In recent years social awareness and legal requirements have increased the concern about carbon dioxide capture, especially since the establishment of the reduction of their emission and the search for alternatives set by Kyoto's protocol and the IPCC reports.
Traditionally industrial separation of CO2 is performed using aqueous amines. One of the main setback of this process is that it consumes a large amount of energy for the regeneration of the amine. This occurs primarily due to the high heat capacity of water. Therefore in order to avoid the energetic penalty of heating water, a suitable alternative to this process is to use the solid analogue of the amine solution.
Mesoporous silica can be used as a support media of organic molecules, such as amines. They have a well defined porous structure of tunable pore size in the mesoporous range. Their surface silanol groups can react with aminosilanes to form organic-inorganic hybrid materials with high affinity for CO2. These functionalized materials can be used to capture CO2 reversibly using adsorption.
The use of functionalized mesoporous silica adsorbents is one of the most promising mid-term alternatives to achieve a viable alternative for CO2 separation and capture. The effective design of these materials requires a method that can relate the structure of the adsorbent to its performance in the application of interest. An understanding of the physics behind them can be achieved by using molecular simulations. Molecular simulations relate the microscopic behavior of the molecules during the adsorption process to the macroscopic behavior of the system, allowing one to search for the best materials for separating a mixture of gases.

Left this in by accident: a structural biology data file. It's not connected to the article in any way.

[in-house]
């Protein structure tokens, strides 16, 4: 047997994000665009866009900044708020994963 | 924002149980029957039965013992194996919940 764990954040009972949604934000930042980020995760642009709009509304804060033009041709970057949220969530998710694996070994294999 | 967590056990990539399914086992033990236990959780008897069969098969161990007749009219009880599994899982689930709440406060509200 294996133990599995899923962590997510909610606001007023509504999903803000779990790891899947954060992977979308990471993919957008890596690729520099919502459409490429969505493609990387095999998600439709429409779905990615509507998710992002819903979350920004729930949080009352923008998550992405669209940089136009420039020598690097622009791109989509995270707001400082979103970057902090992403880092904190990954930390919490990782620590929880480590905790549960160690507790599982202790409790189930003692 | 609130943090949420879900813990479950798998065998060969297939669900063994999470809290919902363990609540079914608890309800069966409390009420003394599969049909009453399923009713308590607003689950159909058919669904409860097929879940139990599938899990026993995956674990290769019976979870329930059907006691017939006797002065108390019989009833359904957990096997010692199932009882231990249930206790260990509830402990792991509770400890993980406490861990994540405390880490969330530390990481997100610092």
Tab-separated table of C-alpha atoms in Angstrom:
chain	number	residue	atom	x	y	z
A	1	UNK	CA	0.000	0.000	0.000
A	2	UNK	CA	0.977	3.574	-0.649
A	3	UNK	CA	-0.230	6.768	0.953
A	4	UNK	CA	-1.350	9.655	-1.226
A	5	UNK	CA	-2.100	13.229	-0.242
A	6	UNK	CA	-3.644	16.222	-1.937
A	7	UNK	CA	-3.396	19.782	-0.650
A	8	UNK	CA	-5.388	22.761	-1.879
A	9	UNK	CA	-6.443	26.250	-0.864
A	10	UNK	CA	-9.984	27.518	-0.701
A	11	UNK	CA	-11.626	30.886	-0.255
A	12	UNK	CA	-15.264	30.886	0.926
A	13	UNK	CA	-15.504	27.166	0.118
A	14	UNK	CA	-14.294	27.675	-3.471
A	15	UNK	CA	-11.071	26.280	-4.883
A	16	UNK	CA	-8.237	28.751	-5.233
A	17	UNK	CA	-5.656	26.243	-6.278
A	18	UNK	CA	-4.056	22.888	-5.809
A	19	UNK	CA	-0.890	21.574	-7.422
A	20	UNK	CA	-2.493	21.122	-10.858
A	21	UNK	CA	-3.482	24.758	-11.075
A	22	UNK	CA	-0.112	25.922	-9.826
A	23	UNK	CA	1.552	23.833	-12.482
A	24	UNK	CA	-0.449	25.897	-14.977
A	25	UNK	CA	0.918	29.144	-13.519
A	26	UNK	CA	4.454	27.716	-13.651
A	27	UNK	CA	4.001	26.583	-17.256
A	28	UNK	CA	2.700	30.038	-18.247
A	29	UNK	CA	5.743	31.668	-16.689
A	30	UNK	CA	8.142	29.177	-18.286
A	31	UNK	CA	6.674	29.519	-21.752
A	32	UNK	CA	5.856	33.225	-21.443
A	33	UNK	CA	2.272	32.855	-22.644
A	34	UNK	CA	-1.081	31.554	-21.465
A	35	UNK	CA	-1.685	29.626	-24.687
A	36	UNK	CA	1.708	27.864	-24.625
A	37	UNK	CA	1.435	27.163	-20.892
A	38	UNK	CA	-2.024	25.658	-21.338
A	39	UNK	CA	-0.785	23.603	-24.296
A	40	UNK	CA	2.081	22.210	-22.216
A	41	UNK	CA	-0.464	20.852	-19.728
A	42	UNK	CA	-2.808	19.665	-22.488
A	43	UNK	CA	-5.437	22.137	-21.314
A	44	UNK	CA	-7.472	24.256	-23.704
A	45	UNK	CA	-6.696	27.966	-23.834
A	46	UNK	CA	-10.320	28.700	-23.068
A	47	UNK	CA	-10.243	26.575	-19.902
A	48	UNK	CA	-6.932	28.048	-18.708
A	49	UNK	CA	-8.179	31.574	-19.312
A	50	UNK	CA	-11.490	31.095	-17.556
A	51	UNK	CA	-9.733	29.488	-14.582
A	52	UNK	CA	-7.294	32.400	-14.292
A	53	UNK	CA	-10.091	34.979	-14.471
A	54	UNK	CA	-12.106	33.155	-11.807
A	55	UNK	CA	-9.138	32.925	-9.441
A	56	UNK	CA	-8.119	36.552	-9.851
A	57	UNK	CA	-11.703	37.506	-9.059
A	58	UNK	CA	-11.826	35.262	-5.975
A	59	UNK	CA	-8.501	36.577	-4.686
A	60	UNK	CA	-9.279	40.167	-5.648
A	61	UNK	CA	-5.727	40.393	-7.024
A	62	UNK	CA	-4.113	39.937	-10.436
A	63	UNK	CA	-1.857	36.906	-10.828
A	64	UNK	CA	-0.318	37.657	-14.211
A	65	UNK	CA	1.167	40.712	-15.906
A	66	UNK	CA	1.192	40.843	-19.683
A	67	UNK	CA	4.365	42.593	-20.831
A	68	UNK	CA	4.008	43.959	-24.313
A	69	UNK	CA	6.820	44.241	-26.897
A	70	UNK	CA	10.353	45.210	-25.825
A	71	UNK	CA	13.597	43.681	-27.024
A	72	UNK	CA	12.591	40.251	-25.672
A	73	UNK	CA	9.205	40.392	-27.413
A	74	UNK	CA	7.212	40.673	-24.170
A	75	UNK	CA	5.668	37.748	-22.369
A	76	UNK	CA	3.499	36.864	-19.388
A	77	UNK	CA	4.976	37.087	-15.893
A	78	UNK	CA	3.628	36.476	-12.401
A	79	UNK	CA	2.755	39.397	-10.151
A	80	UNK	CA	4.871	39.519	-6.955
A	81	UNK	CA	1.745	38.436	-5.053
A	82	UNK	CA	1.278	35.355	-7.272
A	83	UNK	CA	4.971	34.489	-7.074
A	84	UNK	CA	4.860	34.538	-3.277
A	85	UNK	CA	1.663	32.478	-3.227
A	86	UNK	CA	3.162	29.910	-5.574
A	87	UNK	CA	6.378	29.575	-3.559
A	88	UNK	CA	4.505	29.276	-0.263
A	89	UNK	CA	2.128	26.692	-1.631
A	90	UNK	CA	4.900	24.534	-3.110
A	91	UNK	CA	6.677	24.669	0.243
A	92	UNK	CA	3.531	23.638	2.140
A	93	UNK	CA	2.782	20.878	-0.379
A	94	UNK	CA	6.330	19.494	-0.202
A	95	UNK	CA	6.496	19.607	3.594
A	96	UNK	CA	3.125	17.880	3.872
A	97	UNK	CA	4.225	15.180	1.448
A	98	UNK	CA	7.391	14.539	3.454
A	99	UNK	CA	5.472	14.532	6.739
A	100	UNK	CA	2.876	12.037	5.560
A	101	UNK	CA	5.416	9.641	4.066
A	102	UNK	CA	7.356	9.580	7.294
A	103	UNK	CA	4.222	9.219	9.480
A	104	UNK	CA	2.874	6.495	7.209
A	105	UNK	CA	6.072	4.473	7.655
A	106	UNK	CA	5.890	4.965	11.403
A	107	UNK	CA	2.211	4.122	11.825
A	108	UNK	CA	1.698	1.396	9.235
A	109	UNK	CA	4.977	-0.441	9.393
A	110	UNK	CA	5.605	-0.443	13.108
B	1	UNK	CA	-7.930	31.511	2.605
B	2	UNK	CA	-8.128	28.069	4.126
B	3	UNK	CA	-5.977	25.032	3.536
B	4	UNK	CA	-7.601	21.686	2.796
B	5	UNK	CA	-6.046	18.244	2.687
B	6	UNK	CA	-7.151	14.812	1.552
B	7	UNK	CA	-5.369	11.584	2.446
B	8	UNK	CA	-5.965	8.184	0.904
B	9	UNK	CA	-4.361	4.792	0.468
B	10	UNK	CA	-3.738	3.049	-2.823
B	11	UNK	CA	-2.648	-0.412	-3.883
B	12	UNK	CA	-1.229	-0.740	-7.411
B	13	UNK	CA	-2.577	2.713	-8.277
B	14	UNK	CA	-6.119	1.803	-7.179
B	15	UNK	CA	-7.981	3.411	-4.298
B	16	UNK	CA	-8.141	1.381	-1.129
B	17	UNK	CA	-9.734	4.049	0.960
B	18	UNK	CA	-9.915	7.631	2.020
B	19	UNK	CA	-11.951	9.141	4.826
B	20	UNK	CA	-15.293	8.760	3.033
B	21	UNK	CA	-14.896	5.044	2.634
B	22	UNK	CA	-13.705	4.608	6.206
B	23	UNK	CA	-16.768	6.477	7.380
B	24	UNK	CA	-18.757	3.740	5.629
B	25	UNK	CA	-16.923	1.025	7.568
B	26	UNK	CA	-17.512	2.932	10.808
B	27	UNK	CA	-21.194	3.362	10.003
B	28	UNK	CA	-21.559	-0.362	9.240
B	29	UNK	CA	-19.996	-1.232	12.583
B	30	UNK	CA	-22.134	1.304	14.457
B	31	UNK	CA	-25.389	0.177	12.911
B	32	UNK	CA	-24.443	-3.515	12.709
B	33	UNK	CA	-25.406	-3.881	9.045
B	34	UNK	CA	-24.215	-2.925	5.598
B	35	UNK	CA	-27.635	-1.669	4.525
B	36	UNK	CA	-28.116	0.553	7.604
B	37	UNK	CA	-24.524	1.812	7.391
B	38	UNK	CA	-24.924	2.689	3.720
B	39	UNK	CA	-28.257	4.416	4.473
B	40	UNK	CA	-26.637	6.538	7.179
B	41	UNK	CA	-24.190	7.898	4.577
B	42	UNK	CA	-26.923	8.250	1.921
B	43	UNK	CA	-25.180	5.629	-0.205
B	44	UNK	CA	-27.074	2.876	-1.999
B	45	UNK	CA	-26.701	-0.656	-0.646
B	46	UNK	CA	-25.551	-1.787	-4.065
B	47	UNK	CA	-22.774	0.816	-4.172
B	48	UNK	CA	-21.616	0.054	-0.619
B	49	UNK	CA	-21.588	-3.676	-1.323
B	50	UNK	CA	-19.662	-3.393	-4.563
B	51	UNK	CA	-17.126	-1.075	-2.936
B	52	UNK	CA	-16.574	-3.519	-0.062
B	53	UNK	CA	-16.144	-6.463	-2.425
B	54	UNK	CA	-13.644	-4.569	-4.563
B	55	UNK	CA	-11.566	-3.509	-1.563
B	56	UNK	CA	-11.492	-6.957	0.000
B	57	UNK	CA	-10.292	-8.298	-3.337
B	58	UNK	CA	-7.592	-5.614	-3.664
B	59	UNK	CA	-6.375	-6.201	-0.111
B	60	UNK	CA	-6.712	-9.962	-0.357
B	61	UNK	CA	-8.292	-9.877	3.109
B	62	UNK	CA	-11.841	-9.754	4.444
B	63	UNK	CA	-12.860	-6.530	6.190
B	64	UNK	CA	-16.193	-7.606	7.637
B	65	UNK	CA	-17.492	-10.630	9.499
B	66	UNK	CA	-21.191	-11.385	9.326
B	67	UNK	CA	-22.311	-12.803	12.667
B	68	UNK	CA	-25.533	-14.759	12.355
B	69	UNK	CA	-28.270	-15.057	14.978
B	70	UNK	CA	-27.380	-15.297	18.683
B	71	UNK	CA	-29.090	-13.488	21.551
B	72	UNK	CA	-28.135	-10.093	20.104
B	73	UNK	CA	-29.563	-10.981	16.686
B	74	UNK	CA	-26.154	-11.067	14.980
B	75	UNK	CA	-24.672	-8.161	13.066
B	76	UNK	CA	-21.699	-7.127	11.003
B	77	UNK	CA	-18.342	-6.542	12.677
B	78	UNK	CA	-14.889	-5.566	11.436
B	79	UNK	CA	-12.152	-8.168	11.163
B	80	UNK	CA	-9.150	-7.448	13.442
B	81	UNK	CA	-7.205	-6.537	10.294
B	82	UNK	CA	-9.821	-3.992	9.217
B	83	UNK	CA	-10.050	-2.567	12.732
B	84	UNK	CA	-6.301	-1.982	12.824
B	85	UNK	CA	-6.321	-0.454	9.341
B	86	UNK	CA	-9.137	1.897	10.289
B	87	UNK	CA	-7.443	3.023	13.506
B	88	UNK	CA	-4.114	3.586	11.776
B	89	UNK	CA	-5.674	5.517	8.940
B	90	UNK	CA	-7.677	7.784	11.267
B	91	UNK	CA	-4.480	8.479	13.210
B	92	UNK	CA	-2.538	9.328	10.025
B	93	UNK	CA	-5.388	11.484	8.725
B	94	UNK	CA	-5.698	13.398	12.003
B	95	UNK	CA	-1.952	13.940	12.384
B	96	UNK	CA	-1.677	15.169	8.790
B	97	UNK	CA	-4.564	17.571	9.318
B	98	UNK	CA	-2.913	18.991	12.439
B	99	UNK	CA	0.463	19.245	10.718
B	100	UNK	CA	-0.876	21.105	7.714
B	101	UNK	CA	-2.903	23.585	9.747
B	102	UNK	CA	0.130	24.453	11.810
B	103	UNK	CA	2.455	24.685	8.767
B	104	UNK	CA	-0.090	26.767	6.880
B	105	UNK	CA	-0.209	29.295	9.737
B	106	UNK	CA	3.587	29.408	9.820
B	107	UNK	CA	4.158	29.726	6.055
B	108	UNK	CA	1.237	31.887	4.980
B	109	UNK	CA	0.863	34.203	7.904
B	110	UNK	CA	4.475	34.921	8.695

We analyze by means of Grand Canonical Monte Carlo (GCMC) simulations the behavior of CO2 molecules captured on functionalized silicas. We calculate the different adsorption sites and the orientation and distribution of the adsorbed molecules. The understanding of those processes plays a key role on further optimization of the synthesis of these materials. We present our experimental adsorption isotherms and show the potential capabilities of this kind of materials to be used for CO2 capture; these results are compared to the simulated isotherms to validate the models.
This work was partially financed by the Spanish Government under projects CTQ2008-05370/PPQ, NANOSELECT and CENIT SOST-CO2 (CEN-2008-1027), these last two projects belonging to the Programa Ingenio 2010. Additional support from the Catalan Government was also provided (2009SGR-666). S.B. acknowledges a grant from MATGAS 2000 AIE.
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